The second Star Wars Story focuses on the adventures of Han Solo and Chewbacca before they were introduced in A New Hope. Playing Solo is not a digitally restored Harrison Ford, but instead it is Alden Ehrenreich who carries the burden of the iconic character. Alongside him is Donald Glover as a young Lando Calrissian in the film’s most exciting casting.
An intriguing set up sees a mute bartender challenge a city’s gangsters to solve the mystery of his partner’s disappearance. If that doesn’t entice you enough, Duncan Jones (Moon) is directing with Paul Rudd and Justin Theroux starring in the neon-lit caper.
- Incredibles 2
A sequel to one of the most highly regarded animations of the 21st century is sure to be a hit later this year. The main cast are all set to return, along with Ednaaa Mooode and brief villain The Underminer.
- A Wrinkle in Time
The phenomenal Ava DuVernay (Thelma) is the director of this Disney juggernaut whose aesthetic is reminiscent of The Matrix, Interstellar and even Jodorowsky’s Holy Mountain. Chris Pine stars as an absent father who is stuck in a bizarre and evil land where he will attempt to be rescued from. It boasts a cohort of talented actresses including Reese Witherspoon and Mindy Kaling.
After the success of Ex Machina, Alex Garland returns with a similarly enigmatic and cryptic project. The long-awaited trailer revealed very little about the film, which stars Natalie Portman and Jennifer Jason Leigh. Portman is mysteriously credited as The Biologist, who agrees to embark on an escapade where the laws of nature are worryingly malleable.
- Lady Bird
Saoirse Ronan shines in this personal and extremely well-executed coming of age story. Greta Gerwig’s directorial debut takes us back in time to the early 2000s where Christine, or “Lady Bird”, manoeuvres through adolescence in a charmingly clumsy manner. There’s also a great cameo from Timothée Chalamet to boot.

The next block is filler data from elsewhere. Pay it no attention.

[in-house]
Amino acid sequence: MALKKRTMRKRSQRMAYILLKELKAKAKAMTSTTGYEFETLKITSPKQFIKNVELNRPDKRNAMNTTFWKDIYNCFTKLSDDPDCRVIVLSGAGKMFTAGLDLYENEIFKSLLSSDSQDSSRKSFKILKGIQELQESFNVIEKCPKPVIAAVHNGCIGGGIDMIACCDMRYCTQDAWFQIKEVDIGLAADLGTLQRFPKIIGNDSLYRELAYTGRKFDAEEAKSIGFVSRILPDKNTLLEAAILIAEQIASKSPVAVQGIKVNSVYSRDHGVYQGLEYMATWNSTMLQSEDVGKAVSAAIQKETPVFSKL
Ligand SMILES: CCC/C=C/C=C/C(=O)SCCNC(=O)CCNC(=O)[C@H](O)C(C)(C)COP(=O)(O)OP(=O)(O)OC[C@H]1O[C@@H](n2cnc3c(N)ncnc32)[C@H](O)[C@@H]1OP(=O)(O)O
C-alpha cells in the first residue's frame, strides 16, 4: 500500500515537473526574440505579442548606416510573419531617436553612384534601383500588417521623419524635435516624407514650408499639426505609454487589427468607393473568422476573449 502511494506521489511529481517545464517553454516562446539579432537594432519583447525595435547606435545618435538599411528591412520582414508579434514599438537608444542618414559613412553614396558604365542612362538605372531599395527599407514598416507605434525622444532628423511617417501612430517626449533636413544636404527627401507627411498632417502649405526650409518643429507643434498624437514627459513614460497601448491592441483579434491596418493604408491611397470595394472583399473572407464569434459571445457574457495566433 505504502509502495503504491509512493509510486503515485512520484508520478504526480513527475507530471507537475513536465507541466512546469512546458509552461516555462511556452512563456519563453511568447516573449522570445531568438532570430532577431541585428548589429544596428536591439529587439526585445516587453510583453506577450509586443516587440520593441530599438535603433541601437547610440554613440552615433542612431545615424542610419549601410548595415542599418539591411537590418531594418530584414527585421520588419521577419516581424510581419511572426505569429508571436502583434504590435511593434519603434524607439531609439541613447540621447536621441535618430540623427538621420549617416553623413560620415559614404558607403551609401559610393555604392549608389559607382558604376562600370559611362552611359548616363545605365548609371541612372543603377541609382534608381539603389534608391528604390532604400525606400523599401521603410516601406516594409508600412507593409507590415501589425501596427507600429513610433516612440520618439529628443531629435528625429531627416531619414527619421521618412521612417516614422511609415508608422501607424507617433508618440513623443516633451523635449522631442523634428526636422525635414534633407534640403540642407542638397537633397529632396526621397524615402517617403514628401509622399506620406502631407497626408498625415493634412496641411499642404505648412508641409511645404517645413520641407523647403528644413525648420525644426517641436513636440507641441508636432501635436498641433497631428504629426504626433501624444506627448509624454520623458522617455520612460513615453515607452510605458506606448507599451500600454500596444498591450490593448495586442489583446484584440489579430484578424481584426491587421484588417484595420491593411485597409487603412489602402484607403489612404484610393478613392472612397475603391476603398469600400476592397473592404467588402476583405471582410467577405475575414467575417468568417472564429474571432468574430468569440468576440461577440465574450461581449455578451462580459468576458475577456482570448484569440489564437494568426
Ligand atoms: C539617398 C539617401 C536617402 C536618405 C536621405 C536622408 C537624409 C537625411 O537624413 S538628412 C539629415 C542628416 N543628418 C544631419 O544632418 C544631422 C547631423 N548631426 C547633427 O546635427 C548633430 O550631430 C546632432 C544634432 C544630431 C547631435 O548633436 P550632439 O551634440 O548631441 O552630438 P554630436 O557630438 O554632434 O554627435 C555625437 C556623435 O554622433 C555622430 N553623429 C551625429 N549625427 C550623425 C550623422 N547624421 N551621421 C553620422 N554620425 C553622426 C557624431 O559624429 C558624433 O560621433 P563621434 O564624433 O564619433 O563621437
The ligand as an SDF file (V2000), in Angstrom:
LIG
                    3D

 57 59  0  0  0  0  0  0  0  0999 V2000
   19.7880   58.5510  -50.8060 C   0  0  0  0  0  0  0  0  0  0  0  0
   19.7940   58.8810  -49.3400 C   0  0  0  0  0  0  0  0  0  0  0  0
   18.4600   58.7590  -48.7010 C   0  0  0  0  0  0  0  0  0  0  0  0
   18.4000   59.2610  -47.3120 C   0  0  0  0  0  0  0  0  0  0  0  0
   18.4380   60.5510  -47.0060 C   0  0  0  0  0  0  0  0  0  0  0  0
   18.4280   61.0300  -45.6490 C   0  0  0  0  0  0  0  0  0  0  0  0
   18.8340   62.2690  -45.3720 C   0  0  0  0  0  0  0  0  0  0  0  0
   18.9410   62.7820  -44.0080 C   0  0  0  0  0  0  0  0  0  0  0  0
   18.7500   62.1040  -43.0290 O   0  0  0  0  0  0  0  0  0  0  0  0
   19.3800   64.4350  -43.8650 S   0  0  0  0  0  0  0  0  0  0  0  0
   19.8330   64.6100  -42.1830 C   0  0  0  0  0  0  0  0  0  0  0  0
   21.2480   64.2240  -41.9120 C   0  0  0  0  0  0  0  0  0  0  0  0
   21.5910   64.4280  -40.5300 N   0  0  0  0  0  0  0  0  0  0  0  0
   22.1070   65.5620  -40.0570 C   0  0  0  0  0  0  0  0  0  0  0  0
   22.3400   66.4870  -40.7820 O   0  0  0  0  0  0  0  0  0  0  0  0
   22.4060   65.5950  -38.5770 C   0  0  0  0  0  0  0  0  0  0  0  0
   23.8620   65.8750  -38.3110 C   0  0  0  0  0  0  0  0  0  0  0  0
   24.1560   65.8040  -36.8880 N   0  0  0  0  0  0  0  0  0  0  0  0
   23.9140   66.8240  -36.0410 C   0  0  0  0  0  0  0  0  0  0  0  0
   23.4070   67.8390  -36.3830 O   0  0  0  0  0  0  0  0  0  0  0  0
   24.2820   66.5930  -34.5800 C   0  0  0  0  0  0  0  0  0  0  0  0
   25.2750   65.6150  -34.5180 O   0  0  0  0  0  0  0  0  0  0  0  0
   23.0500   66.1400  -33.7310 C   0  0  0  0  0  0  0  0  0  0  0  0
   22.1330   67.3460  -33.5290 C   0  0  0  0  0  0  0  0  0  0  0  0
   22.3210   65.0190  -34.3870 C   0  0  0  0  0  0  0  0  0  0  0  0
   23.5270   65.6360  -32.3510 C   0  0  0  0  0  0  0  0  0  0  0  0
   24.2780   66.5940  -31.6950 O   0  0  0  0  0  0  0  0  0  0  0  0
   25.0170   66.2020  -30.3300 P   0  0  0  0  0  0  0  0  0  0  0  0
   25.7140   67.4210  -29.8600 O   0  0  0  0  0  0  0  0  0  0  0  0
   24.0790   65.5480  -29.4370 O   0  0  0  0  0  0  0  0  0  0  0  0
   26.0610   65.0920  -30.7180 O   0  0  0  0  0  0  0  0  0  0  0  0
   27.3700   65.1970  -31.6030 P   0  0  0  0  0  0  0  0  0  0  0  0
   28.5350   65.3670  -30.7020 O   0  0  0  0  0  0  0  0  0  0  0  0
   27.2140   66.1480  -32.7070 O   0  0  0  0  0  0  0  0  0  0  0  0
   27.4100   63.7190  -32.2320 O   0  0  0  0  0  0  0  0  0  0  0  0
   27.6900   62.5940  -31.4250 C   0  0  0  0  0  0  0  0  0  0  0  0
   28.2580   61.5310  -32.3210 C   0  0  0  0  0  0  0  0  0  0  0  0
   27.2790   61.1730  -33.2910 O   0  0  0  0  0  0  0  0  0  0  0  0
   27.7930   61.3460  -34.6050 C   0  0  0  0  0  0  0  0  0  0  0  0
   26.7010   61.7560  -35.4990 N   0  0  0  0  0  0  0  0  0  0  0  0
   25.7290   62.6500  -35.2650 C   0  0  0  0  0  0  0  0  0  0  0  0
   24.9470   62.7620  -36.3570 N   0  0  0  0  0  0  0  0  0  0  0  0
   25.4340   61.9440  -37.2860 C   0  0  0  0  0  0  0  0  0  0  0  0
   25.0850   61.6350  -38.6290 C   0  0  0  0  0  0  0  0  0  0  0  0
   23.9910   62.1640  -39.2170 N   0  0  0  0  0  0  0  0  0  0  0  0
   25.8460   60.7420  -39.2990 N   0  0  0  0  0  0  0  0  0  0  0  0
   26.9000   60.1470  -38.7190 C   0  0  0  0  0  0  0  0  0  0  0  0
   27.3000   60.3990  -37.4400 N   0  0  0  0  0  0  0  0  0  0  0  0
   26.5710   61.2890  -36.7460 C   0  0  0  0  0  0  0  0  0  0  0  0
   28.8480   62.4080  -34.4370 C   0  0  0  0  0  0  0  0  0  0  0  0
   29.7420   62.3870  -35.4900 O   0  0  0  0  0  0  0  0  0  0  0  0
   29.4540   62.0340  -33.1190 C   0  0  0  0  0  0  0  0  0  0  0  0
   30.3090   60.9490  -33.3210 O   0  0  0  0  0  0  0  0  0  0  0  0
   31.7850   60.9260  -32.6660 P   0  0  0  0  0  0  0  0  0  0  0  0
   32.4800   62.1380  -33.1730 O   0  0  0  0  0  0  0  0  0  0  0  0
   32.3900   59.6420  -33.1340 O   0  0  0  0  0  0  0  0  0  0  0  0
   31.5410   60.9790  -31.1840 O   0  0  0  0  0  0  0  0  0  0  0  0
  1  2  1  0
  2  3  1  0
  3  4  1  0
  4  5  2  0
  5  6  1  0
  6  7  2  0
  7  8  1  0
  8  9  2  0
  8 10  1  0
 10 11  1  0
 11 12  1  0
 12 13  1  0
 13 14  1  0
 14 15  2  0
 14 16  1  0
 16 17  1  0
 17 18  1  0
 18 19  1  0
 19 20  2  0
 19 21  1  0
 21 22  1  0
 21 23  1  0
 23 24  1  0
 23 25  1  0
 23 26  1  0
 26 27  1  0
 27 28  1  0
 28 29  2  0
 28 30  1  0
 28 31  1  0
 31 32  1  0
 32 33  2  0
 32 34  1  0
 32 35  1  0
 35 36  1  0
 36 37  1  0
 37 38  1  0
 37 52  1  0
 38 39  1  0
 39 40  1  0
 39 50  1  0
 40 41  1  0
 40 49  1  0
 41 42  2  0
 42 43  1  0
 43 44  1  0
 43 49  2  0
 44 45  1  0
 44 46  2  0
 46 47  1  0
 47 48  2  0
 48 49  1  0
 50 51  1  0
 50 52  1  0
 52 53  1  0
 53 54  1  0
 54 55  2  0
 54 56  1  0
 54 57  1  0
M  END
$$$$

- The Beach Bum
Matthew McConaughey plays a stoner called Moondog. Need we say more?
- You Were Never Really Here
A film with an incredible amount of buzz, with renowned director Lynne Ramsay and Joaquin Phoenix joining forces to create a piece of cinema which will no doubt be masterful. Phoenix plays a tormented enforcer who is brutally violent and determined to complete a rescue mission.
- Isle of Dogs
Wes Anderson is widely considered one of the best directorial minds of his generation and rightly so. His second stop-motion animation adventure boasts one of the best cast lists in recent history, including Bill Murray, Tilda Swinton and Yoko Ono. Inspired heavily by Kurosawa, the story follows a boy’s journey to find his lost dog. SIGN US UP.
5 to Watch in January
Oscar darlings Tom Hanks and Meryl Streep team up in this latest Spielberg endeavour. Despite the Scandi-style poster, this is very much an American story about the battle between journalists and the US government, specifically the cover-up of their involvement in the Vietnam War.
Star Wars: The Last Jedi
The latest instalment to the record-breaking franchise combines a wonderful ode to the films of the past and a new, exciting style of direction. Rian Johnson has created a new breed of Star Wars which offers a bright future for the notorious galaxy.
Last Flag Flying
Richard Linklater once again proves his masterful script-writing talents in his most recent film. The outstanding main cast of Carrel, Cranston and Fishburne are superb in a story that sees three ex-marines embark on a journey to respectfully bury one of their sons who has died in battle.
Three Billboards Outside Ebbing, Missouri
Frances McDormand is foul-mouthed and phenomenal in Martin McDonagh’s latest picture. She stars as a mother challenging the police after they fail to catch the person responsible for her daughter’s death.
Christian Bale plays a bigoted Army captain who must chaperon a Cheyenne chief through extremely volatile territories. The energy is palpable and offers an insight to the harshness of the US government in the 19th Century and beyond.
Words: Tom Williams
Images: 20th Century Fox